From the outside, Spudwinkles Deli doesn’t look promising. It’s in a former Mexican fast-food spot on Rosedale Street in the Hospital District, with a couple of tables outside, where you’re likely to overhear orders from the drive-through.
Inside, it’s small: Take one step in, and you’re at the ordering counter. There are seven tables, each of them adorned with a Mr. or Mrs. Potato Head, a touch that might make you feel a little guilty should you opt for one of Spudwinkles’ nearly football-sized baked-potato entrees.
But then, if barbecue joints can be decorated with happy neon pigs who obviously don’t know their fates, why can’t a potato-themed restaurant have watchful Potato Heads?
But there is more to this tiny place than meets the eye — or, since we’re talking about potatoes, eyes. There is, in fact, more than meets your eyes when you first lay them on the menu behind the counter, where you’ll find not just “Ginormous Spuds” but “Kickadillas,” pastas, panini and deli favorites.
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There’s not much description on the menu board, so if you’re a rookie, pick up one of the more detailed takeout menus on the counter.
There, you’ll learn that the COWch Potato is a baked potato topped with shredded brisket, barbecue sauce, cheddar and Jack cheeses and butter, all for $7.69.
If this is your first time, brace yourself for potato shock: The menu is not kidding about “Ginormous.”
The brisket might not be at barbecue-snob level, but it was meaty and plentiful, the sauce tangy as advertised, the cheese melty and generous. But it has a lot of territory to cover, so try to pace yourself: If you run out of topping, you’ll run into nothing but potato, which is a little less exciting once the toppings are gone.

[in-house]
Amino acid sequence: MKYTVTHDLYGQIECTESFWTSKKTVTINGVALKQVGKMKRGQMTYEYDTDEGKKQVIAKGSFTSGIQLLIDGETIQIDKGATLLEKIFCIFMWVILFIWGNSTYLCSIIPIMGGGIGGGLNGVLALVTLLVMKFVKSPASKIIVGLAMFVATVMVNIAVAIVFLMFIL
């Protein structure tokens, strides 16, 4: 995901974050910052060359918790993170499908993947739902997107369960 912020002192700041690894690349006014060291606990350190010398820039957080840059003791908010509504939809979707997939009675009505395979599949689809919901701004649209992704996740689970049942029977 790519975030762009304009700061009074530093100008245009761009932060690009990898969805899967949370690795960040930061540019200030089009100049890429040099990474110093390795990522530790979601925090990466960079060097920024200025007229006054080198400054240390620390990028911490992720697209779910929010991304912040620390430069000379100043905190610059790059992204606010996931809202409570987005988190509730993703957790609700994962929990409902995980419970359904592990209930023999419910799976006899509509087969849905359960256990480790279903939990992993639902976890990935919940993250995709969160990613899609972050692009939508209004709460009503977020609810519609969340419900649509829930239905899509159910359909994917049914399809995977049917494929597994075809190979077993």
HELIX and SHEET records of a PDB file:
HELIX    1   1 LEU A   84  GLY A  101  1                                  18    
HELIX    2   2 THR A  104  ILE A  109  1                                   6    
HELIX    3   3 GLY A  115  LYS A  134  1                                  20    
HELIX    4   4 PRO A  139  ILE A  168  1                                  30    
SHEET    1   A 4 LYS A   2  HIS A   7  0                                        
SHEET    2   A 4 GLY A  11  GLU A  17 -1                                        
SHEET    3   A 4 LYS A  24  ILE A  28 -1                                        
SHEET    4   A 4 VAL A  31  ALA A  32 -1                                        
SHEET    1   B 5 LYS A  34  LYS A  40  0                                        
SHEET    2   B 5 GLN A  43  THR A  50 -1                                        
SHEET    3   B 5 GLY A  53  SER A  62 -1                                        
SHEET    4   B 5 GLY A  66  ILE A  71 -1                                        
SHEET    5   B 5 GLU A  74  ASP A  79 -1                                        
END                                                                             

A friend who had the “Whiz-Bang” ($7.29) did a better job of pacing himself with this chili-cheese potato (topped with Spudwinkles’ “Whiz-Bang” chili, which is available as a separate dish).
The chili was well-seasoned, spicy without being tongue-burning, accented with red-onion slices that held their own among the other ingredients without competing with them.
“Every stab, scoop or scrape of potato came with some topping,” he says, obviously having mastered the art of eating massively garnished ginormous spuds.
A half-dozen other baked potatoes are on the menu, from the meatball-festooned Cloudy Spud to the vegetarian Veggies Gone Wild (bell peppers, okra, tomatoes, shiitake mushrooms, red onions, butter and feta). The basic Spudwinkle is $6.99; the COWch Potato is at the other end of the potato price range at $7.69.
And they will not leave you hungry.
Touring other parts of the menu, a pulled-pork “Kickadilla” ($7.29) lived up to its name: This was an, um, ginormous quesadilla, a spinach wrap stuffed with marinated pulled pork and the cheddar/jack mix, accompanied by guacamole, pico de gallo and sour-cream dips.
A couple of triangles were layered atop another, larger triangle, and the pork had a satisfying kick. But that lower triangle soaked up a lot of juices, making a fork necessary for about half the wrap.
The Mammoth Rue ($8.29) — are you getting the idea that servings are big here? — was a pretty traditional take on a Reuben, with a half-pound of corned beef, Swiss cheese and some of the most potent sauerkraut I’ve ever had (and I’m half-Czech, so I’ve had a lot of sauerkraut).
The Cloudy Pasta ($7.39) — which gets its name from its 100 percent chance of meatballs — was not stingy with the meatballs accompanying the al dente penne, or with the strips of garlic bread that topped it. Note that price — although this is a pretty basic dish, it cost less than half as much as an equally basic pasta plate I’d had at a (relatively) fancier Italian restaurant recently, and to be honest, the meat was better at Spudwinkles.
Counter staff is friendly, and attentive after you’ve chosen your table, without being obtrusive. There’s a boisterous vibe that comes from the kitchen, as well.
It might not be anything fancy, but the food is good and inexpensive, more ambitious than you’d expect without overreaching.
Don’t let your eyes deceive you when they spot this place.